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Guest viewpoint: Anissa Howard



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October 19, 2011 - The Clarkston Farmers' Market team, comprised of 18+ local residents and growers from the area, would like to extend our appreciation to the residents in and around Clarkston, for coming down and supporting our local growers and artists!

We also extend our gratitude to Bob Roth and Ed Adler for their generosity in offering the Clarkston Farmers' Market the use of their vacant downtown parking lot on Saturday mornings – it's been a joyful endeavor – thank you both very much. Thank you also to Café Brioni (who brewed our delicious coffee early each Saturday morning), Clarkston Union and Union General, The Woodshop, Essence on Main, Rudy's Market, Kinetic Systems, Oxford Bank, The Clarkston News, The Village of Clarkston, the Chamber of Commerce, the 1000+ townspeople, and the dedicated team of volunteers and vendors, who continue to support the growth of this important component of our town.

We have a very special farmers' market that is alive and well in Clarkston. At the last farmers' market, there were over 1,200 people in attendance and perhaps 200 of those people making the same inquiry of me about the state of the market. We are working hard to guide and protect this market as it grows; protect it from turning into a wholesale market that overcharges farmers.

In the early summer of 2012, the Clarkston Farmers' Market will be moving across town to an open space connected with Community Education. We are excited about this new possibility, which brings a balance to the workings of the Farmers' Market and will allow it to grow in size and diversity. A few people have expressed worry that a re-location may not be as aesthetically pleasing as what we're accustomed to on Ed and Bob's parking lot. Others have strong feelings that the market should be downtown. There are opinions that stretch the entire spectrum. The market does, we agree, look quite beautiful set on the current site. However many have noted that the river is in need of some help, and the concrete under our feet is changing year by year. The Yin and Yang of concrete and river is evidenced by an ever-changing uneven and broken walkway. The specific dynamics that surround our move are difficult to relay and we don't want to risk upsetting people, but it is safe to say we cannot afford to run the farmers' market on this downtown site any longer. Still, we have managed to create a thriving market there on that riverside property, until now.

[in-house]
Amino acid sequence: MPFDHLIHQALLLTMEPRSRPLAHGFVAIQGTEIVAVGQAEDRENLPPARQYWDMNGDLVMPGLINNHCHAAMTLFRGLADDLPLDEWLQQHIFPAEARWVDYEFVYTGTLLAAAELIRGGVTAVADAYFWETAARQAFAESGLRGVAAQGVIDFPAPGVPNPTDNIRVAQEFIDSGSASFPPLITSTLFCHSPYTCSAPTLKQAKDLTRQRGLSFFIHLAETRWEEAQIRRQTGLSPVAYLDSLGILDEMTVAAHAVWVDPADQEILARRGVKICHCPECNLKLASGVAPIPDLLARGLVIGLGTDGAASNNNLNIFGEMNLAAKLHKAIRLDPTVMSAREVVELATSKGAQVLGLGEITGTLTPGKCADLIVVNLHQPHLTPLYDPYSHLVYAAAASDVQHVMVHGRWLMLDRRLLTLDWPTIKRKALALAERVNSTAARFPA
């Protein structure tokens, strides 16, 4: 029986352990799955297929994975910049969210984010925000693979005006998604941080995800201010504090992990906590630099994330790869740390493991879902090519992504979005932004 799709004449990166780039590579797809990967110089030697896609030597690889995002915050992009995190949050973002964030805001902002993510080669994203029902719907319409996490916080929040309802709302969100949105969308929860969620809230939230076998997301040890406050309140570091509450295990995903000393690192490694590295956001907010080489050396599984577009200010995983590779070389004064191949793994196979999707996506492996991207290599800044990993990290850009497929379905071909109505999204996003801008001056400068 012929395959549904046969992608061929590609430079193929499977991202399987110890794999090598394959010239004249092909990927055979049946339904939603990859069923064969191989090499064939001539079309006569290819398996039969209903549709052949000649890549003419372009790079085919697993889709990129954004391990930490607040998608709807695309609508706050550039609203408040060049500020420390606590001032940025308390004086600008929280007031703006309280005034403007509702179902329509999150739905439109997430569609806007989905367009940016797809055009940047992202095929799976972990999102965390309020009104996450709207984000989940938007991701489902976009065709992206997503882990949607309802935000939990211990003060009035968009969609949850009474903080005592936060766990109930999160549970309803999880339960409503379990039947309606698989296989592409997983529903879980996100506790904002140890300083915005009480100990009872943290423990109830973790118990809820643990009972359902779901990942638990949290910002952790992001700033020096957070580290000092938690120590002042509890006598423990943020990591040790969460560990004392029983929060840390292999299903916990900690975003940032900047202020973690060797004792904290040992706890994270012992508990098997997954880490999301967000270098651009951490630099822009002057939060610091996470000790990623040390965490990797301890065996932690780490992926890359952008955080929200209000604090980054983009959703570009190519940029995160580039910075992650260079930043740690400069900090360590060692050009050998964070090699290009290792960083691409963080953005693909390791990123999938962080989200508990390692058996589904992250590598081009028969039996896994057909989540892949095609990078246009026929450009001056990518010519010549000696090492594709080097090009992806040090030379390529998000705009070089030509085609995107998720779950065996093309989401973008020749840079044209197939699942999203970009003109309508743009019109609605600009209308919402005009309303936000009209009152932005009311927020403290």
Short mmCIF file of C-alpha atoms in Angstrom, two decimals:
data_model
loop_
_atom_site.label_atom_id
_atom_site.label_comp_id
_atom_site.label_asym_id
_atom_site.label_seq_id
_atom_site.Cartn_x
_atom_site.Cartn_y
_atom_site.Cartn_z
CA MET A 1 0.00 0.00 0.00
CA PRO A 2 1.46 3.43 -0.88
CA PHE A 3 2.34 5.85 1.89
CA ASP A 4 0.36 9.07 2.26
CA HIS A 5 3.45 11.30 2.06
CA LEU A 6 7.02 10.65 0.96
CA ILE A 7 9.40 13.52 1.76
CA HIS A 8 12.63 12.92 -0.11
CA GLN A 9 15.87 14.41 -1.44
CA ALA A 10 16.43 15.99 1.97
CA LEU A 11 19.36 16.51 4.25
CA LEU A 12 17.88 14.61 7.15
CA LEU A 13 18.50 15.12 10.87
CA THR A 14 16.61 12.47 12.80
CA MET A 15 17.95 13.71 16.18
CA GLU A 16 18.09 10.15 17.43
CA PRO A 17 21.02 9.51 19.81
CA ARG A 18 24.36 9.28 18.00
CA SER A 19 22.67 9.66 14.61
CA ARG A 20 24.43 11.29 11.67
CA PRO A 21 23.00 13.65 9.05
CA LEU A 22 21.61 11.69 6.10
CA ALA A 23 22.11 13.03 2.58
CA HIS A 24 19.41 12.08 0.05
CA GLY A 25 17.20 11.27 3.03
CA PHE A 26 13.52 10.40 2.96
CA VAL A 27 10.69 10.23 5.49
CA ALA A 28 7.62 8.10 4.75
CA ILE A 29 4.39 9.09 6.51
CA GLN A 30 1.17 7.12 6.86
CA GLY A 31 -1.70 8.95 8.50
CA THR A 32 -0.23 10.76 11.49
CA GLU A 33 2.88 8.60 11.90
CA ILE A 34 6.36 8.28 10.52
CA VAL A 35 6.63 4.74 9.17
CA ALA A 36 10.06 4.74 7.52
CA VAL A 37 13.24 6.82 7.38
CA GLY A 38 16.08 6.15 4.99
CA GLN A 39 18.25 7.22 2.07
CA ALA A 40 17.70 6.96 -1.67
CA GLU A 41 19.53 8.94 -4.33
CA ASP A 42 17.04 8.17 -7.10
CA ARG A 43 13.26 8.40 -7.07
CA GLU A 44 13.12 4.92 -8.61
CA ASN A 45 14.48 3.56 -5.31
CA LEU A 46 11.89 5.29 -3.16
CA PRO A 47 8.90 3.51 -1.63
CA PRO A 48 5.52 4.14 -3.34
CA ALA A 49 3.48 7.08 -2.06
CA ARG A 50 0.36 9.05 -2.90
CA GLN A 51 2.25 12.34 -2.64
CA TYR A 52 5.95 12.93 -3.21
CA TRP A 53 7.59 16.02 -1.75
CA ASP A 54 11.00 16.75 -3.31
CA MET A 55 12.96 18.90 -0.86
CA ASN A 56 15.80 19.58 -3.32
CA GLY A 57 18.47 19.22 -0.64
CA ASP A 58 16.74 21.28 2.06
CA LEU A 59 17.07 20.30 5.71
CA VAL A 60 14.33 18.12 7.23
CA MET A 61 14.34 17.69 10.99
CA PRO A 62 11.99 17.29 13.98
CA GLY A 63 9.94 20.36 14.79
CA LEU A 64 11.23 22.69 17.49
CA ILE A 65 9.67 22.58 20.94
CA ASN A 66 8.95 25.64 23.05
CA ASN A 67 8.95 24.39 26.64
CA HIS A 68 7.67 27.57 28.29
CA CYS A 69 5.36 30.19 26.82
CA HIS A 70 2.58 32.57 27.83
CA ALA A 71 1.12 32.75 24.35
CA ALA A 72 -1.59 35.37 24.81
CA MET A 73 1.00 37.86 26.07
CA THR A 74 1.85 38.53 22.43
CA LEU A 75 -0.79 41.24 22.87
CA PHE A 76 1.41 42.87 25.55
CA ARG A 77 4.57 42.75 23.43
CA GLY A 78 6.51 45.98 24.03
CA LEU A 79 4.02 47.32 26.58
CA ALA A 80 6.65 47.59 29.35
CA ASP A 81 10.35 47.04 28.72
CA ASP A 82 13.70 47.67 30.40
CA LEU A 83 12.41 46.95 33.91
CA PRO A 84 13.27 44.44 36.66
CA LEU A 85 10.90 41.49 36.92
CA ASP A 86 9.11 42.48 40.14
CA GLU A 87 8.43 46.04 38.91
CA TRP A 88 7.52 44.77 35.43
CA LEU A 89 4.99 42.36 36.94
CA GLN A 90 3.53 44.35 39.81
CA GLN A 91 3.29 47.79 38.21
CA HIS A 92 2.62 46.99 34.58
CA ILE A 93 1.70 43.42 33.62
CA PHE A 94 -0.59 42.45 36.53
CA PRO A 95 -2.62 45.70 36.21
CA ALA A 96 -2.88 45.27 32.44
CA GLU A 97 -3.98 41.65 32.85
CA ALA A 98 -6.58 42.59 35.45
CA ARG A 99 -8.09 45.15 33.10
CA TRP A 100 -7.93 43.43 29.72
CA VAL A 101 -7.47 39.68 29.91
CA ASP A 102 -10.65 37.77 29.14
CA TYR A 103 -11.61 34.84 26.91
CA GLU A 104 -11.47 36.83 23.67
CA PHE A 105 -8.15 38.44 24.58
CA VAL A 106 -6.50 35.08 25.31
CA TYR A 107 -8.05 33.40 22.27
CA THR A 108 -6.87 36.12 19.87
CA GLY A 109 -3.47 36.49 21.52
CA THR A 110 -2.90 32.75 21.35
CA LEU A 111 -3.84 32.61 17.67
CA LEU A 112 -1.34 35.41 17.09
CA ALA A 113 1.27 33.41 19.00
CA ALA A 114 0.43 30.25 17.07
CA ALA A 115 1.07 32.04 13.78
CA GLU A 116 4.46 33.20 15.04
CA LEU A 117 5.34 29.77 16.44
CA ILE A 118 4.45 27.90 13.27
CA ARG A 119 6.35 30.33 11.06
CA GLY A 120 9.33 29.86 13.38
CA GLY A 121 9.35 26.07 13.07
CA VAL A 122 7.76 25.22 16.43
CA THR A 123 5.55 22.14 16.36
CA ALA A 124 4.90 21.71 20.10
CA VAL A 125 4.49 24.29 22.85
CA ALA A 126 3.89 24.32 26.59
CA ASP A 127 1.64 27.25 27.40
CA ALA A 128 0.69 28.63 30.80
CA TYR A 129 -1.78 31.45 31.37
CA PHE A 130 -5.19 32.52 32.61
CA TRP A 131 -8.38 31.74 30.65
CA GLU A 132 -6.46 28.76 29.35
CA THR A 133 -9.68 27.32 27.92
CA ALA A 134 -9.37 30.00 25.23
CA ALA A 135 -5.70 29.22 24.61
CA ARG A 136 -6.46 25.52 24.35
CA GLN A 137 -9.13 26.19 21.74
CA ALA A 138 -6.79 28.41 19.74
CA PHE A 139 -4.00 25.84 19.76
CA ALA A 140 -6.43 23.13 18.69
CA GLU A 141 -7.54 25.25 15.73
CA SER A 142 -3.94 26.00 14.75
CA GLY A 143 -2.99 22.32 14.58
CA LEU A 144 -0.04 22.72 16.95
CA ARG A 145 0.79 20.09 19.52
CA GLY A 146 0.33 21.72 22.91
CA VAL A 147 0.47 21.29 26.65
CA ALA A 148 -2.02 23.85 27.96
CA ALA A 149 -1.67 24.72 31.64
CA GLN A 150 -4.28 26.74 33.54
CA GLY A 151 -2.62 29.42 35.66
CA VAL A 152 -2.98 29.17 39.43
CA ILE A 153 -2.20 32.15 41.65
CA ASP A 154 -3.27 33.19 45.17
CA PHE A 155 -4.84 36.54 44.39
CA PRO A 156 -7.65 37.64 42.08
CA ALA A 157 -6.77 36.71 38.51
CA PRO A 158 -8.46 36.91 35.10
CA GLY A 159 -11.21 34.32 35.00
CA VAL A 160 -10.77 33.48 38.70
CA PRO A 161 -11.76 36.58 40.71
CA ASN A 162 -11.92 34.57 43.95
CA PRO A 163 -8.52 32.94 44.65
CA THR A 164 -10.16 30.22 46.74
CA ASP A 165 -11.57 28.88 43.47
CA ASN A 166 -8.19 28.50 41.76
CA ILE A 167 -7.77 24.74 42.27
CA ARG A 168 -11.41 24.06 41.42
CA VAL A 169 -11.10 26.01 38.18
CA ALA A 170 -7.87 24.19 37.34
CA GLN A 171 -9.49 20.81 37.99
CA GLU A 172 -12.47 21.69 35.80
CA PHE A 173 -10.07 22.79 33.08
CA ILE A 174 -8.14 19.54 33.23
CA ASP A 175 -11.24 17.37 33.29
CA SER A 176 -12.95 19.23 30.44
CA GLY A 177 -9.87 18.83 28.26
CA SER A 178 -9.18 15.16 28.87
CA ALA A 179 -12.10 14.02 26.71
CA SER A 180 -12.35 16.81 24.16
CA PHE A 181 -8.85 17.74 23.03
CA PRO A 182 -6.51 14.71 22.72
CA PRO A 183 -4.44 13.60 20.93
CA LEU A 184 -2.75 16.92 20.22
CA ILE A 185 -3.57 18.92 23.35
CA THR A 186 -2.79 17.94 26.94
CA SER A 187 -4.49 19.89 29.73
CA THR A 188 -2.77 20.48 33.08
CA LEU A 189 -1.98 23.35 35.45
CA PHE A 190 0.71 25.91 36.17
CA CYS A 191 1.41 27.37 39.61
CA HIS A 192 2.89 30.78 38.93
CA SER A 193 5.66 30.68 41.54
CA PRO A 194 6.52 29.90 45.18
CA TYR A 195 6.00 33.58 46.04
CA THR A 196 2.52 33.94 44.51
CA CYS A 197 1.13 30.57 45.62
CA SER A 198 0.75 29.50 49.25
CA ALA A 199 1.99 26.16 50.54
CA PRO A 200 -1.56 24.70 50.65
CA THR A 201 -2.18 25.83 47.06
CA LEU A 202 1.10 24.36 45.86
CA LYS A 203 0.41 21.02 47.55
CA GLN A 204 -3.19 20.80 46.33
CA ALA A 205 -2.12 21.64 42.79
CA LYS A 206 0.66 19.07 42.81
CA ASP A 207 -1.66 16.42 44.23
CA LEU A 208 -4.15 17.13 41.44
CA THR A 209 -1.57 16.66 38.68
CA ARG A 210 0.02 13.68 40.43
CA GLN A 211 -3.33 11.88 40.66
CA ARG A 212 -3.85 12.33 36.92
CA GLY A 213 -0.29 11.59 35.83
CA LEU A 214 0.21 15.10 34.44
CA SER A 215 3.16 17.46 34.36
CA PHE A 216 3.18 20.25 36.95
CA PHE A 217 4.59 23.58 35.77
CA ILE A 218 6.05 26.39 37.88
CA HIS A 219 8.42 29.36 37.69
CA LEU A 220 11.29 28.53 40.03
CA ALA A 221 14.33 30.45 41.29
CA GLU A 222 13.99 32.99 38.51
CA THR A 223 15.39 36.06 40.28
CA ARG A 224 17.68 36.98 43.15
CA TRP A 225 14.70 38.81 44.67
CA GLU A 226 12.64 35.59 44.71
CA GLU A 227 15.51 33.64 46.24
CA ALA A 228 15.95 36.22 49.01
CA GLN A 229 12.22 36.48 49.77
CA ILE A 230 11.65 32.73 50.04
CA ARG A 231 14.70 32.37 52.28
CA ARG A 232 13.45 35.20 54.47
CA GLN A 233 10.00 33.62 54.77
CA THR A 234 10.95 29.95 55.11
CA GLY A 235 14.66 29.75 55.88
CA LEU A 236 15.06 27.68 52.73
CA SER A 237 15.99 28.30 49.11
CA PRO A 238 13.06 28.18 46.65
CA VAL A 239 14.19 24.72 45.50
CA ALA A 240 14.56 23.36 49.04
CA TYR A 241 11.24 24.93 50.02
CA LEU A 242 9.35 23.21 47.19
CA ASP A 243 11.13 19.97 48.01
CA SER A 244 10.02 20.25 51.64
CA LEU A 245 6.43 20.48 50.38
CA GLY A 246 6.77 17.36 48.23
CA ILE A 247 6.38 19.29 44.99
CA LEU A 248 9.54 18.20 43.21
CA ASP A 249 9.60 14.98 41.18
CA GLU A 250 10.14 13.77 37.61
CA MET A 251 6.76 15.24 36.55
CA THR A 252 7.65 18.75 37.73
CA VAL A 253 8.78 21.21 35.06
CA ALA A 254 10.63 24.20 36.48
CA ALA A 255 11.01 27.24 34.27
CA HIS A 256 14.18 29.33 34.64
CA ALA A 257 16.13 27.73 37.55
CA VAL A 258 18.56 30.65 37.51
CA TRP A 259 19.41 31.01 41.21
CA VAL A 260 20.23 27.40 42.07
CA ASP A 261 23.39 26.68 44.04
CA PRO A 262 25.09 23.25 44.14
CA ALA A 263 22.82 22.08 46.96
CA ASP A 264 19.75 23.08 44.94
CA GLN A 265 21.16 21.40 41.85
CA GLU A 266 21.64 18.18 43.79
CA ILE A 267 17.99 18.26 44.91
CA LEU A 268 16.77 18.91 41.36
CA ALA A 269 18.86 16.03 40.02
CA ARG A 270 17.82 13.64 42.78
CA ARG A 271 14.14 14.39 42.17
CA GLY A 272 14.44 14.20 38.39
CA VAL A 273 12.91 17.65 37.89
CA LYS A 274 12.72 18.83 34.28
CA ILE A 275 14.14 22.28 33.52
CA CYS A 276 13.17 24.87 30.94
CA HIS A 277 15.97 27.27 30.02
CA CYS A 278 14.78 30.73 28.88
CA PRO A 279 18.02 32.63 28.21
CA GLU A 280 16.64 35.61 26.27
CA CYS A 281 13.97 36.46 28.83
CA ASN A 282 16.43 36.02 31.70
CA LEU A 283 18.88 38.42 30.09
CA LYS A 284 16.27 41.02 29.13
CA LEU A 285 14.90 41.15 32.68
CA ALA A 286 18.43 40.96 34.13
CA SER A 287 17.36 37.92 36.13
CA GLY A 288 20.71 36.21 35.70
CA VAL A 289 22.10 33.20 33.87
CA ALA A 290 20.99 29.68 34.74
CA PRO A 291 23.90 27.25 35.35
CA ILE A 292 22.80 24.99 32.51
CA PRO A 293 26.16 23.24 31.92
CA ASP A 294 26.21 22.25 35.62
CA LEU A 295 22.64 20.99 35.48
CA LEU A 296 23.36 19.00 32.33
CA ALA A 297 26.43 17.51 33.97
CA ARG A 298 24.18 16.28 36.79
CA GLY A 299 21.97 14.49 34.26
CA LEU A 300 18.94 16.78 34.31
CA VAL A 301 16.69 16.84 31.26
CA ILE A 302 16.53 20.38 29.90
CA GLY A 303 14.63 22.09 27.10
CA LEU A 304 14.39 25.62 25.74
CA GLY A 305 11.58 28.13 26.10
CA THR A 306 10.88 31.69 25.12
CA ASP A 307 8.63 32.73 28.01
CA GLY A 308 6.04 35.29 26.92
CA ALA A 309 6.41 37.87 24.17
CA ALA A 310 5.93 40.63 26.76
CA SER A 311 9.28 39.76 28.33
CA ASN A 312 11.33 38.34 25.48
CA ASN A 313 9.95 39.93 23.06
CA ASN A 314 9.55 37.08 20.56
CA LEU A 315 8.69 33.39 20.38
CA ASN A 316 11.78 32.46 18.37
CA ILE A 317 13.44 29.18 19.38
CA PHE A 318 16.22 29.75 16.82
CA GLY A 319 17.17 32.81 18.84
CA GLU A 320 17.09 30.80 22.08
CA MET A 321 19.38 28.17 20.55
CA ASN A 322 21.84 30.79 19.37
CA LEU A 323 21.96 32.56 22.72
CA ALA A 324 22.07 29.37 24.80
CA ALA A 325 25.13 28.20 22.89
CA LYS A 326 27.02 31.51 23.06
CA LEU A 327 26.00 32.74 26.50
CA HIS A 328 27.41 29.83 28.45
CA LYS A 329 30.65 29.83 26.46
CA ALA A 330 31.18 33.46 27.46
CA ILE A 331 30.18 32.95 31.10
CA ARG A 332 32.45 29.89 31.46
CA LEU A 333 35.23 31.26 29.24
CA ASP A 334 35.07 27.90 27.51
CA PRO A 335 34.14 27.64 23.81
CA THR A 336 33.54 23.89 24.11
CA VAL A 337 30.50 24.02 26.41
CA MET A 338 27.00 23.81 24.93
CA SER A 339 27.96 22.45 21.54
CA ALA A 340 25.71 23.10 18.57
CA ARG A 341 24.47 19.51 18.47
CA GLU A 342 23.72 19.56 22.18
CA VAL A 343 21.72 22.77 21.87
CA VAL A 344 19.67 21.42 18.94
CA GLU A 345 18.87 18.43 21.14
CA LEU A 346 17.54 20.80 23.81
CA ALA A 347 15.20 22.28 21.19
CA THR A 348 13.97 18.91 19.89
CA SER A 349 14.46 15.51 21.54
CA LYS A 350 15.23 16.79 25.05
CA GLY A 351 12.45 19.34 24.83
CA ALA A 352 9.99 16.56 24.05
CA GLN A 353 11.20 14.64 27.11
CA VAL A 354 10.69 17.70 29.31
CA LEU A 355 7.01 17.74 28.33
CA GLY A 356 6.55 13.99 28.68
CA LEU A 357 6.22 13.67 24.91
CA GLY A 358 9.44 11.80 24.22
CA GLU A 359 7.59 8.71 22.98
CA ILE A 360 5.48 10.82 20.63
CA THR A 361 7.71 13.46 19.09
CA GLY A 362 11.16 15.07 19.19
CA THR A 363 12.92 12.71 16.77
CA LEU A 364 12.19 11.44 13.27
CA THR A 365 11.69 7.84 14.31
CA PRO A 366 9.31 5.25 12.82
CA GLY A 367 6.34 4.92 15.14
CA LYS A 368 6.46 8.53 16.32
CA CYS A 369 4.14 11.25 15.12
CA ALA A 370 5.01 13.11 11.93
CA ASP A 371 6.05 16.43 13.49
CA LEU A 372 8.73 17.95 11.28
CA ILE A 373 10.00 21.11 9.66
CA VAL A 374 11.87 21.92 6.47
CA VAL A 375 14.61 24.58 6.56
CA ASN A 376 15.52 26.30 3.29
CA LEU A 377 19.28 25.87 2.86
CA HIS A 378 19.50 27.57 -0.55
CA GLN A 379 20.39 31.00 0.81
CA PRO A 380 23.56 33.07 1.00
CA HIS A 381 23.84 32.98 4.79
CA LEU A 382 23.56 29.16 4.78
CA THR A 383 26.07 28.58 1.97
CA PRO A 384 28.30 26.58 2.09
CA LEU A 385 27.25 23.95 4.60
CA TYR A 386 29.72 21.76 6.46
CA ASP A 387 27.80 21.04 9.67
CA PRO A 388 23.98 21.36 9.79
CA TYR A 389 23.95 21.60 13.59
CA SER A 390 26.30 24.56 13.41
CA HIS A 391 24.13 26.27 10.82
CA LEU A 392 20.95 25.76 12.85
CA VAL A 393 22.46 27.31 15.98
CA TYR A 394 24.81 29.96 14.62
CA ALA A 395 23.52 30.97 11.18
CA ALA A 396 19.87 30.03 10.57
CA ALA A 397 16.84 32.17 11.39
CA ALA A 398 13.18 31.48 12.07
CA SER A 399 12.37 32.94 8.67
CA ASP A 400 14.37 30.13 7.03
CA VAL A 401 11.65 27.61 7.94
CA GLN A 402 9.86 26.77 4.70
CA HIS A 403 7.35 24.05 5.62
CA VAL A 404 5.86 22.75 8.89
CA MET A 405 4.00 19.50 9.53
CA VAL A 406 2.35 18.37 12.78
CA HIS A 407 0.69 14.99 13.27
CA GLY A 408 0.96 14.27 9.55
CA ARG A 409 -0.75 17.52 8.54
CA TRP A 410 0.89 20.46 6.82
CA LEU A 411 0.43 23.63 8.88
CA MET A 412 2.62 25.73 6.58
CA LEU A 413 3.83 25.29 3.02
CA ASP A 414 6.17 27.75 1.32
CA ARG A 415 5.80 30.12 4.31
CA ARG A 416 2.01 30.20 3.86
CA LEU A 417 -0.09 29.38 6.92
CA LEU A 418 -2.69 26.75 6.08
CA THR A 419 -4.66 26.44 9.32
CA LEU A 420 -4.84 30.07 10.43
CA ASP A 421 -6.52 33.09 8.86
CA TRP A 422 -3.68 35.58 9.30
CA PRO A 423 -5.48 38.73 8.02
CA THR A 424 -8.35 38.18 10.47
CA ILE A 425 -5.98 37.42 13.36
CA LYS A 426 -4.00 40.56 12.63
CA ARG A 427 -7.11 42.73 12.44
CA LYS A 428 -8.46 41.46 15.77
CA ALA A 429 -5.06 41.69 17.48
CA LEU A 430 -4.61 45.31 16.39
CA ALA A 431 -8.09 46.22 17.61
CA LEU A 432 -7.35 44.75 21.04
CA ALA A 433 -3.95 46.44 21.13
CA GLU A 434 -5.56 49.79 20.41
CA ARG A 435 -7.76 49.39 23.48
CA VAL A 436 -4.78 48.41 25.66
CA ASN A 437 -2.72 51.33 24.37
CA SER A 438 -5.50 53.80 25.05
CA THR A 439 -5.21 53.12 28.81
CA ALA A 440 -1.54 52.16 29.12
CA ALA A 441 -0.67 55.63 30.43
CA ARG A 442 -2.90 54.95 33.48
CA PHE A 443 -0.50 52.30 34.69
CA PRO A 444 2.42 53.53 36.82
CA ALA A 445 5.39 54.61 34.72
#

People come down to the Clarkston Farmers' Market that we have put together and comment often on how different it is from other markets, how it feels genuine.

One community member spoke, "It's because of the people who are gathered together and what they represent, that make this market so different from other farmers' markets – it's not the site we all come for."

People ask us for longer hours all the time, and we have filled all the usable space on this downtown lot. We're poised for a transition. It's time for a crop rotation - just as corn cannot flourish on the same plot of land year after year after year, and must be rotated - so we are rotating our market onto a neighboring plot of soil.